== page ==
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General Hiking Guidelines

Assessment of Ability


A fair assessment of your hiking ability and that of the weakest member of your group will help you to maximize your hiking enjoyment.  You should consider whether any disabilities or medical conditions might prevent a person from performing ordinary tasks at high elevations.  You should assess the experience of your group in hiking at high altitude.


Dehydration, Drinking Water and Giardia


Colorado’s low humidity and dry atmosphere can lead to dehydration, especially when hiking in hot weather.  You need to make sure that everyone in your group has enough drinking water for the hike you have chosen to take.  DO NOT DRINK untreated water from lakes or streams in Rocky Mountain National Park because of the microscopic organism Giardia Lamblia.  This microorganism can cause serious illness in humans.


Altitude Sickness


At high elevations there is less oxygen in the air.  Reduced oxygen intake can cause an illness commonly known as altitude sickness.  The best way to avoid altitude sickness is to become acclimated to the higher altitude slowly over several days through shorter hikes that stay in lower altitudes.  The symptoms of altitude sickness are shortness of breath, nausea, dizziness, weakness and loss of appetite.  The only cure for altitude sickness is to descend to a lower altitude with more oxygen.




The lowering of the body’s core temperature to dangerous levels is called hypothermia.  Exposure to wind, rain, sleet or snow and cold temperatures at higher altitudes and contribute to this condition.  You can prevent hypothermia by staying warm and dry.  When hiking you should always carry raingear and extra layers of clothing, including a hat and gloves to stay warm and dry.


High Altitude Sun Exposure


Ultraviolet rays are stronger at higher elevations.  You should wear a hat, sunglasses and have plenty of sunscreen to cover exposed skin and ears.


Summer Weather


Although characterized by clear sunny mornings, stormy afternoons and cool nights, the weather in Rocky Mountain National Park is unpredictable.  You should observe the weather conditions prior to taking your hike.  I recommend starting your hikes by 8:00am to take advantage of the better weather in the morning and avoid the usual afternoon thunderstorms produced by the heating of the day.  I also recommend taking chocolate bars, such as Hersey bars, for quick energy on the hike uphill.  I usually freeze the chocolate bars, so they stay hard longer in my backpack and don’t get soft and mushy.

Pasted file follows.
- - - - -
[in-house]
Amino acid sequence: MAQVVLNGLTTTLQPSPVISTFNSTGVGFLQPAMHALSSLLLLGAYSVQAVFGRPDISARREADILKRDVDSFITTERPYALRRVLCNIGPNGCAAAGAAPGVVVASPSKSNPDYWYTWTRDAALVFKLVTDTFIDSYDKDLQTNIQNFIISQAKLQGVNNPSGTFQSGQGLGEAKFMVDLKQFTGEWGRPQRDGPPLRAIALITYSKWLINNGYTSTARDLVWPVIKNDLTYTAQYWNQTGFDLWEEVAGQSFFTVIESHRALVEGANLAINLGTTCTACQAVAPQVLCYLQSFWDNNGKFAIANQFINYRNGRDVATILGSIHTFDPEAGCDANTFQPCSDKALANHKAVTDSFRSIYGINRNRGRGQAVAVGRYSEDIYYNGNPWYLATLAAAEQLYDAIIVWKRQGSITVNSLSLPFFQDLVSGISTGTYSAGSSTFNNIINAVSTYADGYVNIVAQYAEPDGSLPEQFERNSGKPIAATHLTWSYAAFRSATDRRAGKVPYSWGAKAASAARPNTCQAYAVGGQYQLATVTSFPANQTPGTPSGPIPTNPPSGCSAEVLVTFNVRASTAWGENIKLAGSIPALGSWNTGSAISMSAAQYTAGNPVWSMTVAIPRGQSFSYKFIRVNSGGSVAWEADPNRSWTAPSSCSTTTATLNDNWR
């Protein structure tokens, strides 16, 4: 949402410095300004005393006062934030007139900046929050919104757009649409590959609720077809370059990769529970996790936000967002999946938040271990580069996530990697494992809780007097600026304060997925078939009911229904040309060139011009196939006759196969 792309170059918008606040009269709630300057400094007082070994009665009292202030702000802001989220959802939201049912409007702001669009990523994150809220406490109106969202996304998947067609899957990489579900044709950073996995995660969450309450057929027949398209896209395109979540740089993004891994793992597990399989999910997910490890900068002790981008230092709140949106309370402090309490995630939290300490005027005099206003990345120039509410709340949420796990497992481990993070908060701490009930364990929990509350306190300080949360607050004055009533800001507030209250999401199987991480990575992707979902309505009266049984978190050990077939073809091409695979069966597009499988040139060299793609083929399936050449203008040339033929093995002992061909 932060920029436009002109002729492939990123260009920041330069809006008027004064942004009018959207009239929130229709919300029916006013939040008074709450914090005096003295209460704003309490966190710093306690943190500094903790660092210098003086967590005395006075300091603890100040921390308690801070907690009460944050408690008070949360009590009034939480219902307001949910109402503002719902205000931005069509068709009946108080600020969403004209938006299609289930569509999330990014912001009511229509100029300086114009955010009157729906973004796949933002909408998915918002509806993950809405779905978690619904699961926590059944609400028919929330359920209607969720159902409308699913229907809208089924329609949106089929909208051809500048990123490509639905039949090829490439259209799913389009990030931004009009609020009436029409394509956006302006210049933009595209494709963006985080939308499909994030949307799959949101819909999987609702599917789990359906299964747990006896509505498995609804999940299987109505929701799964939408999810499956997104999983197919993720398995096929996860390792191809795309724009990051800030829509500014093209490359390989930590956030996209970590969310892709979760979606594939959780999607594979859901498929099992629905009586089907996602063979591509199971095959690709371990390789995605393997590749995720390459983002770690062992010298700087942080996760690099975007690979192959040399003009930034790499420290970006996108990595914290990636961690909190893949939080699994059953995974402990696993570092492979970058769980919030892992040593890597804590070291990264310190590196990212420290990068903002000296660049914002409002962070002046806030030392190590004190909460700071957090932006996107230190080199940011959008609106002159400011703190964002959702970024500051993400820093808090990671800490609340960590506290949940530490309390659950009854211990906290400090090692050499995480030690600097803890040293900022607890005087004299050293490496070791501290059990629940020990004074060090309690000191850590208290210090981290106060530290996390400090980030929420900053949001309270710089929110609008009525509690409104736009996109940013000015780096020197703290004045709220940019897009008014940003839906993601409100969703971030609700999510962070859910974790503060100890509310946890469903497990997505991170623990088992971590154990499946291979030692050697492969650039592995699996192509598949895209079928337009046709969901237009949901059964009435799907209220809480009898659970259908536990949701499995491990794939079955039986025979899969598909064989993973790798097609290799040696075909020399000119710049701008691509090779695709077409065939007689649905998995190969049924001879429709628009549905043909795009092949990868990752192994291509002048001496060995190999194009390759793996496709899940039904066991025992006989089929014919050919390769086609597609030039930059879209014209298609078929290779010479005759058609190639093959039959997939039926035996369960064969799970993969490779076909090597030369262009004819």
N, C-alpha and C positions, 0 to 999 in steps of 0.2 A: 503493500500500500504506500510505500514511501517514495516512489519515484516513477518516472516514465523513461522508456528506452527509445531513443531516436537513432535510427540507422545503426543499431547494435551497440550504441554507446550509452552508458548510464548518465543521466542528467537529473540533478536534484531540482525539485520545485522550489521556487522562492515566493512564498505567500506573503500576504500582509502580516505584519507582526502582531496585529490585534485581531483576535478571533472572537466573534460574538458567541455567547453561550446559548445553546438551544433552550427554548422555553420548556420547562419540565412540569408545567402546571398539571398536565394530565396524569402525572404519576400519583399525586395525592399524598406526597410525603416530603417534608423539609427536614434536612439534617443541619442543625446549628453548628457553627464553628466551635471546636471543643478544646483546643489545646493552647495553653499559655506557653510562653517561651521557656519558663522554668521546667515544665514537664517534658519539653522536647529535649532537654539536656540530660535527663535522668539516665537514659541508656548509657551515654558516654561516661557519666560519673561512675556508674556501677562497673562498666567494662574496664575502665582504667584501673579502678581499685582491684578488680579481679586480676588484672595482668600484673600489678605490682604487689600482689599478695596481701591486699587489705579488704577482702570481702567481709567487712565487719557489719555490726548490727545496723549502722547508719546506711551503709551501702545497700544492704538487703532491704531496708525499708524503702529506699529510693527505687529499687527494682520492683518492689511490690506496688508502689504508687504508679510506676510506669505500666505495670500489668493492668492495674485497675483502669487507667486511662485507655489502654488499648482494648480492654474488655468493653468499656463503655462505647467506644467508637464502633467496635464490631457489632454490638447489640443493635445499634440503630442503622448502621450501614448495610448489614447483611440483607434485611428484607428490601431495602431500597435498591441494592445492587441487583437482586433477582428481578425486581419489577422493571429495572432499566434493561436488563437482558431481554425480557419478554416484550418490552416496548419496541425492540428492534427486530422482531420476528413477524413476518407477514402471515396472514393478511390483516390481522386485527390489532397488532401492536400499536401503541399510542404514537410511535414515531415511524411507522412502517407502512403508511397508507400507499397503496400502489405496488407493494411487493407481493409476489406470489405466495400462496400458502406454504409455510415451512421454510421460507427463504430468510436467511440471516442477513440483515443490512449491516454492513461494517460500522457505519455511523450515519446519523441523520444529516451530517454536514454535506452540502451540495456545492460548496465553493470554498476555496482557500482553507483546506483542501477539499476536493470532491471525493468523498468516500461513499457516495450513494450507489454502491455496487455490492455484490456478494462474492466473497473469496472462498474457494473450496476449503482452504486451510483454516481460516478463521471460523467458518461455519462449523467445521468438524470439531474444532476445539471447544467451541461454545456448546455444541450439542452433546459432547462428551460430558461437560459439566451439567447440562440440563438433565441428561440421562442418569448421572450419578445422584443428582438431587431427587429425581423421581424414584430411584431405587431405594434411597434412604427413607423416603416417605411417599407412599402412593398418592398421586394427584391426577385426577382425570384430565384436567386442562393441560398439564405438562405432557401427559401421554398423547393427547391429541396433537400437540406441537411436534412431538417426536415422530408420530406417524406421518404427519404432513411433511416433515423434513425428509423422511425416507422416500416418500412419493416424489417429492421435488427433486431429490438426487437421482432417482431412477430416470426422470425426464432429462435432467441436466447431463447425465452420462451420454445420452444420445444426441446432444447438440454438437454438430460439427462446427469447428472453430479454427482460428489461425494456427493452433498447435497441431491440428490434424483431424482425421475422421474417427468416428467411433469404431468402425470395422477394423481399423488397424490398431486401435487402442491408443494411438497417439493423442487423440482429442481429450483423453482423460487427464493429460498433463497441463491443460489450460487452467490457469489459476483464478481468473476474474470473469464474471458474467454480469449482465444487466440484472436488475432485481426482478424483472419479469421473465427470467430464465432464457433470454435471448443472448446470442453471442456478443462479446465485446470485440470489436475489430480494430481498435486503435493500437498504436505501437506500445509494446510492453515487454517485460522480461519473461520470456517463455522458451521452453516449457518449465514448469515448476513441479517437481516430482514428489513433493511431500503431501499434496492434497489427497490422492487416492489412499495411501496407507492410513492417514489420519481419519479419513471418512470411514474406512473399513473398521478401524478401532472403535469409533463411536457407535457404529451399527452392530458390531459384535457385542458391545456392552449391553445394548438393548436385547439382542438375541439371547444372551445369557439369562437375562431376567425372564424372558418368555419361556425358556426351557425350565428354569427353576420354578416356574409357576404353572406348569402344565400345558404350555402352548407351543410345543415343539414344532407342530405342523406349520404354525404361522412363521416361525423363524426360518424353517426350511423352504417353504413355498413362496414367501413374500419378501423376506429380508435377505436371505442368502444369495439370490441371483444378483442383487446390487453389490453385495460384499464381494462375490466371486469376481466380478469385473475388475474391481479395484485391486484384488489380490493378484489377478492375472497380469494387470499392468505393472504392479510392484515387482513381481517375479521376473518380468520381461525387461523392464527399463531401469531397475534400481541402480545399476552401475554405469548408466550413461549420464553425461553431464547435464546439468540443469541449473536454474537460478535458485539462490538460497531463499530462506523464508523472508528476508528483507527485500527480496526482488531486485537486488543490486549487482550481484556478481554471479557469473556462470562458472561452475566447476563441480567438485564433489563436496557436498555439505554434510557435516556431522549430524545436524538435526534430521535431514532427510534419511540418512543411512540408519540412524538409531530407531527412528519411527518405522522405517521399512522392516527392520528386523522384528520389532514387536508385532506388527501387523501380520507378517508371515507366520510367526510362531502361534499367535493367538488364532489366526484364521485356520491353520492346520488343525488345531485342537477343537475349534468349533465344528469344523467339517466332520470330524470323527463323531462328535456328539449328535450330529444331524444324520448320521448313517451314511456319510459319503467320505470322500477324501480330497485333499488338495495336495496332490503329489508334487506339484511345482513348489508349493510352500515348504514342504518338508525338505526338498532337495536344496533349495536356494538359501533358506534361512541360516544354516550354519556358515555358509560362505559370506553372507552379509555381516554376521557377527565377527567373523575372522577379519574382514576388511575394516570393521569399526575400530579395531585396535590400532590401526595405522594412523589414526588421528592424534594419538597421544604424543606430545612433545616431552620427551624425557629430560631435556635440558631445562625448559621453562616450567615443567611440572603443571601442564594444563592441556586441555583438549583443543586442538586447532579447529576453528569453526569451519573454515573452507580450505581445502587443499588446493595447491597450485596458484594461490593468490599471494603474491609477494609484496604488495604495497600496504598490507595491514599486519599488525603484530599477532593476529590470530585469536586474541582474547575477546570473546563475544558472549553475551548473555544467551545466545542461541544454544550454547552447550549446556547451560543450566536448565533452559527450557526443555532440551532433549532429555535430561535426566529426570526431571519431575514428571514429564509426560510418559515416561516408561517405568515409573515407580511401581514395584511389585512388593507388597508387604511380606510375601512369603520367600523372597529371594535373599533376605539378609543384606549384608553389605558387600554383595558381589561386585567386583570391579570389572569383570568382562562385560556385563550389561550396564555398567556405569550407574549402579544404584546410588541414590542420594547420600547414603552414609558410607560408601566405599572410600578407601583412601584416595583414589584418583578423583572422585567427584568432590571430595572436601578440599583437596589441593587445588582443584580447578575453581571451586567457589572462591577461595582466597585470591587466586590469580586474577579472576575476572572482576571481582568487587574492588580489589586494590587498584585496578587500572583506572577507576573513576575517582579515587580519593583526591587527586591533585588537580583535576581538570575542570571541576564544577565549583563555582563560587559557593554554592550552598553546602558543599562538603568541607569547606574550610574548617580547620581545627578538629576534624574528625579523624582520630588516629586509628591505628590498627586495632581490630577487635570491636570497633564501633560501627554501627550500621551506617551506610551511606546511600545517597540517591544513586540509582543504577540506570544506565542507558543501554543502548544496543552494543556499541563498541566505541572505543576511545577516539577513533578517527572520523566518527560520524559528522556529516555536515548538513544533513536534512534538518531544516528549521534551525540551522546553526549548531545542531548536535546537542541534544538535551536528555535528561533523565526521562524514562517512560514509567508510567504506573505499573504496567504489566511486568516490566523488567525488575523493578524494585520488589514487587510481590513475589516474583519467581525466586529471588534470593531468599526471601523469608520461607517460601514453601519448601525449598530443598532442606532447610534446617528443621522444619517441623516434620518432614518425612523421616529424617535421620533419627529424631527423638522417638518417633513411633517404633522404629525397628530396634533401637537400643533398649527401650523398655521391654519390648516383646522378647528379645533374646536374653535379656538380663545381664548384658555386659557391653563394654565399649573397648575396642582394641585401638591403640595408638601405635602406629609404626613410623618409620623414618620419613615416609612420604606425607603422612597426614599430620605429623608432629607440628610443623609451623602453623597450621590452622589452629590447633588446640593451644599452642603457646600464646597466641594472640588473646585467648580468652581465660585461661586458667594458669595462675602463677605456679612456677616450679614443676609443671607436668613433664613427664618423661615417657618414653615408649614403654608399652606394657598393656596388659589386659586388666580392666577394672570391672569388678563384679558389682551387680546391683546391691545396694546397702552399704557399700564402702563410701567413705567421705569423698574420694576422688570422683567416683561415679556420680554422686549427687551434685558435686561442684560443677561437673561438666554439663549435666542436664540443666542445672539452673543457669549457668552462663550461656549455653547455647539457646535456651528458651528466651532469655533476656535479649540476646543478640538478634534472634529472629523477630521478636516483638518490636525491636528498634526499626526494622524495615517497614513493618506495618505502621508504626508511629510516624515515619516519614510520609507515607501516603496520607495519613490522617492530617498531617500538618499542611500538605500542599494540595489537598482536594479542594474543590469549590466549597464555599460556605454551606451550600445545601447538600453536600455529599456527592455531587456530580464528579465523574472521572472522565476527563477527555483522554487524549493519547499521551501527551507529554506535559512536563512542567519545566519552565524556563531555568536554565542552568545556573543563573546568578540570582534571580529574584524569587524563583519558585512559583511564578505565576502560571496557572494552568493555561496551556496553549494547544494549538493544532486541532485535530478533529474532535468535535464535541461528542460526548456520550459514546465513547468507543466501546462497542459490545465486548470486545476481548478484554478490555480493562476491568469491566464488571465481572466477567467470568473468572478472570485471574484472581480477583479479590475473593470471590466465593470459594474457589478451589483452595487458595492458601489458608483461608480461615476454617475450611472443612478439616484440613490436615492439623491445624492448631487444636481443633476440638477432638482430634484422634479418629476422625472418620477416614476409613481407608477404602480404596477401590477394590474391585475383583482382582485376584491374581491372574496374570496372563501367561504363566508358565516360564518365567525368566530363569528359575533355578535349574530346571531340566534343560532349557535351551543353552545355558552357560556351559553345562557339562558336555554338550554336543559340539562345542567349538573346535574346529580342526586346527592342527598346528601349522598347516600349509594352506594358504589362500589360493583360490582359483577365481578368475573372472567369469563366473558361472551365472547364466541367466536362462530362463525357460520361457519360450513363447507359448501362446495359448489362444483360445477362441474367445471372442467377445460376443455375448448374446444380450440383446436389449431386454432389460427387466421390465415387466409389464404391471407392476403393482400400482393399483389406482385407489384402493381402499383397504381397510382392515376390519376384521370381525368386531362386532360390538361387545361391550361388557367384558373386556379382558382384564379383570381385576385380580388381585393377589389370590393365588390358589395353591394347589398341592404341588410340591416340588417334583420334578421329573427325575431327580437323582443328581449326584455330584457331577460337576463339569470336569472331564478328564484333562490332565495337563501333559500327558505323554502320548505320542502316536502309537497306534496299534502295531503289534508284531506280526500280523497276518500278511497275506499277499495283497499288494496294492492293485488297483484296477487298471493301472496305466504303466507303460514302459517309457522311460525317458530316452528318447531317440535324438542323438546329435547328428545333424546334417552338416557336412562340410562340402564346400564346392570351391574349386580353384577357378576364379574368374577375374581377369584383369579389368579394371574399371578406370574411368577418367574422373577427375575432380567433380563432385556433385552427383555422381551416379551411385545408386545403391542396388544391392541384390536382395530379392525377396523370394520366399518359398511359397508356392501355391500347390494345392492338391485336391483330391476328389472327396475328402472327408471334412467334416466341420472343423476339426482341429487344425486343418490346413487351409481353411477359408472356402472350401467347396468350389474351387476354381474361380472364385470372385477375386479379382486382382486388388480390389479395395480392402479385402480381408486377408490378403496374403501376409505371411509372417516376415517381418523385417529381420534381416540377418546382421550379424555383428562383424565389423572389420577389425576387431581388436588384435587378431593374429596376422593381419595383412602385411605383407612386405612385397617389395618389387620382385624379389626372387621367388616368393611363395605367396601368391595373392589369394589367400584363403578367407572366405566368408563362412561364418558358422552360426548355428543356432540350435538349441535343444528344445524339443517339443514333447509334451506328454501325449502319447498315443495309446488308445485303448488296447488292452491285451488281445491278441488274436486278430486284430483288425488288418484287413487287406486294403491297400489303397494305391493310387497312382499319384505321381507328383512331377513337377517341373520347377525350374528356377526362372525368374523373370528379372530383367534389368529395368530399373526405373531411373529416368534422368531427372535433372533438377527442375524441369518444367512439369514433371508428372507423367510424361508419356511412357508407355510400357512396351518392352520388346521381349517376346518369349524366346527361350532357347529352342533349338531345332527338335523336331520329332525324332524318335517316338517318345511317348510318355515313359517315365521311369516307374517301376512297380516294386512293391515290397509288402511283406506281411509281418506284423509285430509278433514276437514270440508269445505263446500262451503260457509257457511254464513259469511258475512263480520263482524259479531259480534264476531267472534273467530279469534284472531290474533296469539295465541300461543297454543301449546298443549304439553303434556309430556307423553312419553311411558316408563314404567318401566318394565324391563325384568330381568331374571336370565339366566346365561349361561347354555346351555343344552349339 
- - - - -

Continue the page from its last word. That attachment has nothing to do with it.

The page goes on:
Lightning is a real threat in Rocky Mountain National Park, especially above tree line.  Lightning kills more people each year in the United States than any other weather-related hazard.  Lightning typically strikes the highest object in an area.  Therefore, don’t be the highest object around and don’t stand next to the highest object for protection.  I was nearly killed by lightning on a hike to Mount Ida.  We were above tree line on a ridge with lightning bolts landing 5 to 15 feet from us.  Just before the lightning bolt would strike our hair would stand up from the static electricity and we would dive to the ground, so we were not the highest object around.  I don’t ever want to experience that again and you should not want to either.  During the lightning storm, we were also being pummeled by wind, rain and sleet with temperatures in the 30’s.  Having the proper layers of clothing and rain gear kept us from getting hypothermia.




The animals in Rocky Mountain National Park are wild and free to roam.  Larger animals, such as, deer, elk, moose, bear, bighorn sheep and mountain lions can pose a serious threat to visitors, especially if you get to close to their space.  DO NOT APPROACH OR TRY TO FEED WILDLIFE.  Respect the animal’s territory and take care not to disturb its movements.  With proper camera equipment, pictures can be taken from a safe distance from the animal.




Mosquitoes, flies and ticks are all found in Rocky Mountain National Park.  Ticks are more prevalent in the spring and early summer.  You can deter these pests with insect repellant containing DEET.


What to Take on Your Hike


A good pair of hiking boots with high ankle support is recommended for hiking in Rocky Mountain National Park.


The following is a list of items that you should take on your hike:


*Water                                              *Map and Compass

*Extra layers of clothing                *Flashlight with extra batteries

*Sunscreen and lip balm                *First Aid Kit

*Sunglasses                                      *Pocket Knife

*Rain gear & hat                              *Waterproof Matches or Lighter

*Food                                                *Hip Pack or Backpack


Please adhere to the “Leave No Trace” outdoor ethics by packing all your trash out of the National Park.


The hikes recommended on this website are the ones that I found most enjoyable and useful for acclimation to higher altitudes.  I have personally hiked to all of the destinations listed in this website.  Obviously, there are many other hikes that you can take in Rocky Mountain National Park.  I would buy a good hiking guide book, such as, “The complete hiking guide by Lisa Foster”, to find descriptions and trail heads for other hikes that I have not listed on the website.

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